To this end a candidate argued on national TV that babies are born without a sex. Another put forward the view that a man who rapes a woman and then self-identifies as a woman should have his chosen gender respected and be sent to a woman’s prison. Each candidate repeated the slogan ‘transwomen are women’ as if sex difference originates in individual subjective feeling and not the biological reality of the human body. Those who questioned gender ideology and its pseudo-science were denounced as bigots who should repent or be expelled from the party.

The transgender culture war is a preliminary skirmish in wider controversies about the impact of Artificial Intelligence and biotechnology on the female human body. Declining fertility, the commodification of women’s bodies in prostitution, pornography and surrogacy, and the ongoing reality of male violence against women, are the context in which attempts are being made to erase the social and political category of the biological female body.

The PMC has superseded the industrial working class and transformed the culture of the Labour Party, which now struggles to build coalitions beyond its new class base. Just as it has lost its relationship with the working class, it is now unable to offer a reliable defence of women’s interests, or be clear about what these are.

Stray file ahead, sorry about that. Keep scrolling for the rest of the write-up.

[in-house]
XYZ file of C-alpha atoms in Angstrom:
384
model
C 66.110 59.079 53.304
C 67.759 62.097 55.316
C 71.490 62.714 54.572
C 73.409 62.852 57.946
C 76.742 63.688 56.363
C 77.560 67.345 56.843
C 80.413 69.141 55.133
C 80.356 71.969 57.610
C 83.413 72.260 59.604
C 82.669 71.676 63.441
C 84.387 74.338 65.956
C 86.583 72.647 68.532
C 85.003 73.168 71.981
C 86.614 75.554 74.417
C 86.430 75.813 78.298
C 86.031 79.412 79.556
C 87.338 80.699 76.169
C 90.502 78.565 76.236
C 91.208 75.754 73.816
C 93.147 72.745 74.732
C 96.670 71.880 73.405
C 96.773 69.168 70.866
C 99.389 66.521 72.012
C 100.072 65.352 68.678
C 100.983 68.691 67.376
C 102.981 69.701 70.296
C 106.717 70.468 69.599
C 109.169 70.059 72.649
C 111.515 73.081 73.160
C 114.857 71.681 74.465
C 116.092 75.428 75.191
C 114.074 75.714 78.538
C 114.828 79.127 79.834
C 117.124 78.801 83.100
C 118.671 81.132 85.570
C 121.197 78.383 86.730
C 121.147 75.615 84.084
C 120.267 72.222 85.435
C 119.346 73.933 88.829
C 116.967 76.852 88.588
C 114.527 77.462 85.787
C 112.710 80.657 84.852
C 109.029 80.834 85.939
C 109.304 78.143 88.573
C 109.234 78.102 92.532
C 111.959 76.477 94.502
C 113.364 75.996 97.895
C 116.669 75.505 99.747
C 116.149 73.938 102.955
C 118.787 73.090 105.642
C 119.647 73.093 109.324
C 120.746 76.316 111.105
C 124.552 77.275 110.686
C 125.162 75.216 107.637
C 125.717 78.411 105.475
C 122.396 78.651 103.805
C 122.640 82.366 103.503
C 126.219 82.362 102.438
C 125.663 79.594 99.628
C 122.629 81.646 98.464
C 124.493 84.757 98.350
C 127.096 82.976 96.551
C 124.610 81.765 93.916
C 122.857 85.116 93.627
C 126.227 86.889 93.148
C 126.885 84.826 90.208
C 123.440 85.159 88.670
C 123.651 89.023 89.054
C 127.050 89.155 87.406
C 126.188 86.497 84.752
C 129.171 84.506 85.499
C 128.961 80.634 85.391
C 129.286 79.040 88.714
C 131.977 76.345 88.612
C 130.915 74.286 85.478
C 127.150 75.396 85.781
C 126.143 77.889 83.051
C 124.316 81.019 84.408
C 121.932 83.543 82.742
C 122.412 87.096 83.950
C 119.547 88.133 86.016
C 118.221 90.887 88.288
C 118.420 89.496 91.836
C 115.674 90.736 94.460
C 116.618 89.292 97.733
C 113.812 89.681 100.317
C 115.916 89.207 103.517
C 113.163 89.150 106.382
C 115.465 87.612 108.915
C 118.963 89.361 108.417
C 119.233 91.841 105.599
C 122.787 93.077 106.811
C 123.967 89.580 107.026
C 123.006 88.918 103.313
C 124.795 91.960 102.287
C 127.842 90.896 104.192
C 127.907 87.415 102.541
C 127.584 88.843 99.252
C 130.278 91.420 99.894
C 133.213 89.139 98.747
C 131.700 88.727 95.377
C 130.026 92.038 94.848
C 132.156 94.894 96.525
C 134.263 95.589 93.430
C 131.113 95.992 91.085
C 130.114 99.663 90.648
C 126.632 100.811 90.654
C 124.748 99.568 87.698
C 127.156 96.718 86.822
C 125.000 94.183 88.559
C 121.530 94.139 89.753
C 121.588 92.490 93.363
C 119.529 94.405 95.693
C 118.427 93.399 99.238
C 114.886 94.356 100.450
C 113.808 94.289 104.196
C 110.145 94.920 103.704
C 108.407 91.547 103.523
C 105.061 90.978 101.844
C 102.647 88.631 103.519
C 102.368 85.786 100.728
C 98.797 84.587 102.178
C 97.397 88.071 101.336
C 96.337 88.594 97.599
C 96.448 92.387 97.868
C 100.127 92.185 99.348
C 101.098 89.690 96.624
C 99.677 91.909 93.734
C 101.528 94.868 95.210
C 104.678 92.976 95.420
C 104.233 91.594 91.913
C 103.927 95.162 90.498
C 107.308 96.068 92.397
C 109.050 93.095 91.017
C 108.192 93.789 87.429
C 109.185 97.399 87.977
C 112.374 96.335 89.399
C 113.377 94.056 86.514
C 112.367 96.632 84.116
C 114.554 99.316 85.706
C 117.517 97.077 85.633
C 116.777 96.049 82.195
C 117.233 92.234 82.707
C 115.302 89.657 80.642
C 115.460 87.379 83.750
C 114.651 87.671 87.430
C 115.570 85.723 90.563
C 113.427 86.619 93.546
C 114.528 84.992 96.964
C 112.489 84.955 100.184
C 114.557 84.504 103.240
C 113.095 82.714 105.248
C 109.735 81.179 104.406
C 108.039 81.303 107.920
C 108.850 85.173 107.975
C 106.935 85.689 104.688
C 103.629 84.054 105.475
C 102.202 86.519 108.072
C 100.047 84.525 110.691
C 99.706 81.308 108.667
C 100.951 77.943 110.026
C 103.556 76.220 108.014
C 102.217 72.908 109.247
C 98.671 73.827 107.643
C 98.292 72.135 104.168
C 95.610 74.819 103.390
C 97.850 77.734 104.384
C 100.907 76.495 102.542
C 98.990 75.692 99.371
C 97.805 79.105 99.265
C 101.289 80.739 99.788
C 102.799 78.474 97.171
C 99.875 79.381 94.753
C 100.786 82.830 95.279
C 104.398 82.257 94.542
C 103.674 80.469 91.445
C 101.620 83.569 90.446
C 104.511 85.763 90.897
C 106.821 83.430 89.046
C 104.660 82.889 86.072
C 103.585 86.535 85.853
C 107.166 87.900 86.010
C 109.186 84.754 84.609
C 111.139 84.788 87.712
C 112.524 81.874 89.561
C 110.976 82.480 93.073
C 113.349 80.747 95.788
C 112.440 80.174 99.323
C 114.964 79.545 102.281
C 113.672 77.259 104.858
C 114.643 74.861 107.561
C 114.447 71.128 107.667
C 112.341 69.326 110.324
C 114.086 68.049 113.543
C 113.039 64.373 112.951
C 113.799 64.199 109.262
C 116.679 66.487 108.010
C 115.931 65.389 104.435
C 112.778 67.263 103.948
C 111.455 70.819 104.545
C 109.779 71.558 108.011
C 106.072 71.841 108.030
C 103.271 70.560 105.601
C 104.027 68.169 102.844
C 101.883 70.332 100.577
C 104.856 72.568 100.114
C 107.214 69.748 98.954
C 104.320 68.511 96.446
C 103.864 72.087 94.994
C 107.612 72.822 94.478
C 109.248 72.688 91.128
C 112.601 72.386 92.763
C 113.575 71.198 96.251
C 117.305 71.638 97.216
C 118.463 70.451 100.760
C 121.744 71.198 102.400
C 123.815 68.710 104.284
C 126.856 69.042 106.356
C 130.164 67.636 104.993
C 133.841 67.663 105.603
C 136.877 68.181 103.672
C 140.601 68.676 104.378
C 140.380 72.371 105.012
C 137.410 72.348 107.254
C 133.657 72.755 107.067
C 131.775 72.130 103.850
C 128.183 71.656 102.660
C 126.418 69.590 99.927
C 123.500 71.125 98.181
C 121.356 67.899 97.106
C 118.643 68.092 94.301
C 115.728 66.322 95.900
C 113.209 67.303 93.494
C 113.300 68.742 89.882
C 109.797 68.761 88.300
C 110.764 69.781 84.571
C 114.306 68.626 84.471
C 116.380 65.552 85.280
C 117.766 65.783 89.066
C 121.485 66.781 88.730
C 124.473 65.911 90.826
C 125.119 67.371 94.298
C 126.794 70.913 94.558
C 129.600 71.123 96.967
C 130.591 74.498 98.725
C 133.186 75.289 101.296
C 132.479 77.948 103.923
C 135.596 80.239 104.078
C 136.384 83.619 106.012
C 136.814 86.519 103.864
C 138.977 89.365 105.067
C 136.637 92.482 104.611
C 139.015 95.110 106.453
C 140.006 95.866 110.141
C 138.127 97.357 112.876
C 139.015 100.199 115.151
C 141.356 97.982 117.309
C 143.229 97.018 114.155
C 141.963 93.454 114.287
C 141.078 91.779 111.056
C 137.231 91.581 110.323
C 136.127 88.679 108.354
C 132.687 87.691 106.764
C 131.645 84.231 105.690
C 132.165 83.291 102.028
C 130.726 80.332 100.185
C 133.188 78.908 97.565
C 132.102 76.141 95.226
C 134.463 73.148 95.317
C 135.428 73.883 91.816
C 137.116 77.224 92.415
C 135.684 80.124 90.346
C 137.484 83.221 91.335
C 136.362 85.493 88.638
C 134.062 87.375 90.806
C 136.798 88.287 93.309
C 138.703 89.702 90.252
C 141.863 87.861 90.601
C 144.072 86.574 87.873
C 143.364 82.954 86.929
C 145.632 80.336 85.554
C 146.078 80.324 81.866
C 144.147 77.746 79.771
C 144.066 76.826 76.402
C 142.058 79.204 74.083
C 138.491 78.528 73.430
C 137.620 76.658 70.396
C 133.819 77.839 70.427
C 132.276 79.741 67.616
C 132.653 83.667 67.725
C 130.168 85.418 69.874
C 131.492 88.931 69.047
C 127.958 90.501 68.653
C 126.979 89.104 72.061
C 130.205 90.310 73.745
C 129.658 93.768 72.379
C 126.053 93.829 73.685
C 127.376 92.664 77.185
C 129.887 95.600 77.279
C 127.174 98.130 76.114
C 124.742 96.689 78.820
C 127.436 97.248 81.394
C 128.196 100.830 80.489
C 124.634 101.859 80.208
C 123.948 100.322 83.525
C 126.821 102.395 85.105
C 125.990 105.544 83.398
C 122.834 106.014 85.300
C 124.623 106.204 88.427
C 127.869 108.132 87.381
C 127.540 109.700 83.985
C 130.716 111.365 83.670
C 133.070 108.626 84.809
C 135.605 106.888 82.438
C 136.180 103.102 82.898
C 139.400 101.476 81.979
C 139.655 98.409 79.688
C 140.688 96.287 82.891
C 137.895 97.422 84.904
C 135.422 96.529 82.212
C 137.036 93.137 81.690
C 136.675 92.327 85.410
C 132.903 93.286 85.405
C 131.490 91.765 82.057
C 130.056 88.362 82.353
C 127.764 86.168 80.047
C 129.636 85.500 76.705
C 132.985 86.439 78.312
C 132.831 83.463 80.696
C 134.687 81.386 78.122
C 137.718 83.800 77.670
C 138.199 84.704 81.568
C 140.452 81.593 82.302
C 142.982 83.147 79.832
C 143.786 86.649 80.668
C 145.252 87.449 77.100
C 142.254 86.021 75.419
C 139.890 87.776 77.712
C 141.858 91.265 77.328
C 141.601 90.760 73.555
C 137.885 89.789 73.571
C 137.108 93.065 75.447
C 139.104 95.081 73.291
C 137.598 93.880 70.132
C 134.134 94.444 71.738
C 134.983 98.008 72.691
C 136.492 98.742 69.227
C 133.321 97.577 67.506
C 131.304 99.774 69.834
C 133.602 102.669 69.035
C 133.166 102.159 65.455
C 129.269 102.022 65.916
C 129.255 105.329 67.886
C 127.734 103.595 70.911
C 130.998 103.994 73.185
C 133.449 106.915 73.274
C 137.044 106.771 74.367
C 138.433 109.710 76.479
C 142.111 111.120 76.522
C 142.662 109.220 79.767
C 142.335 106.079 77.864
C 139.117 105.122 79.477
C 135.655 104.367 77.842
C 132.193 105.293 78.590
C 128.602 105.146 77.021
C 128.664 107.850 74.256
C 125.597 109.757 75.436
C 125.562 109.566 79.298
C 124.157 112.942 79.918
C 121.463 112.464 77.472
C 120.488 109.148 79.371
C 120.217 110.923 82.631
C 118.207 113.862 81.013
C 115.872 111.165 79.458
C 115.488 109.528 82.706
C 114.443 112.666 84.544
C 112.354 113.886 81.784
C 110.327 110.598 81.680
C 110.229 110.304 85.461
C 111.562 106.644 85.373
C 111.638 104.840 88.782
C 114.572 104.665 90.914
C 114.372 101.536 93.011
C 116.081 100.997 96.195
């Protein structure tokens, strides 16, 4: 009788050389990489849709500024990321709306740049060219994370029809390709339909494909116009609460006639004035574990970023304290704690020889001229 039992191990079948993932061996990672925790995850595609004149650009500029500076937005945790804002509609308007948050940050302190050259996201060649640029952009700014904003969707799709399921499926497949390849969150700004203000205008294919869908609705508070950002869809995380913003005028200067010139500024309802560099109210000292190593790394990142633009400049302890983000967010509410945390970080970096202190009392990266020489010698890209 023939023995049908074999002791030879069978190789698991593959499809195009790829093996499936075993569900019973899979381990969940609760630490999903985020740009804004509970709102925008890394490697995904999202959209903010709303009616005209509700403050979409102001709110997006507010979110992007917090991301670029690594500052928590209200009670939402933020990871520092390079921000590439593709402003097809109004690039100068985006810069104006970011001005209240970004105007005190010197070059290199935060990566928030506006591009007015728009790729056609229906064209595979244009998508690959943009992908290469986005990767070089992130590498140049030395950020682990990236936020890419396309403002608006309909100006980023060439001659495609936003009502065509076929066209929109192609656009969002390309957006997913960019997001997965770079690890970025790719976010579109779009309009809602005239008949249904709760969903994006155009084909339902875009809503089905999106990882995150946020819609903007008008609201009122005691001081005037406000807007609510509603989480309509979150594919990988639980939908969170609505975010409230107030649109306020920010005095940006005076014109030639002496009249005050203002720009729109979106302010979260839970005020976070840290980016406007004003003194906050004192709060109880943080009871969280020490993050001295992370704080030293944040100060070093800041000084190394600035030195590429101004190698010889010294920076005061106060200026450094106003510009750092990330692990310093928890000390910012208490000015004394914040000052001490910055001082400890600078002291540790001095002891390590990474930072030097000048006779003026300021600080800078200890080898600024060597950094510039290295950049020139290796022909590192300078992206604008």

Post-progress

The PMC — also known as the liberal middle class, the liberal elite, the cognitive class, and, since the lockdowns, the lap top class — has been both crucible and catalyst in the culture wars, which it strives to dominate through its command of language and culture. The rise of this class, which does not consider itself a class, has been accompanied by the unravelling of old ways of life: post-industrial, post-capitalist, post-modern, post-liberal, post-Christian.

Faith in progress has been the fundamental tenet of the PMC, re-affirming the view of Marx and Engels who saw in the old bourgeois class the constant sweeping away of all ‘ancient and venerable prejudices and opinions’.8 But what is the goal beyond self-realisation and progress that gives human life meaning and purpose?  And what happens when faith in progress is lost and with it anticipation of a better future?  The PMC has no answers, nor does its progressive politics have an ethical conduct of life.

Without the moral resources to create new forms of authority, meaning and tradition, the PMC presides over a disorientated culture whose nihilism generates revolutionary impulses amongst its young. In today’s culture wars, activists of the PMC take up struggles on behalf of the oppressed. These become proxy class wars to secure the interests of the PMC, intra-elite struggles against those aligned with the economic elite, and sometimes inter-generational struggles within the PMC itself. They are conflicts over which status group will define the society of the future, and whose identities and way of life will dominate.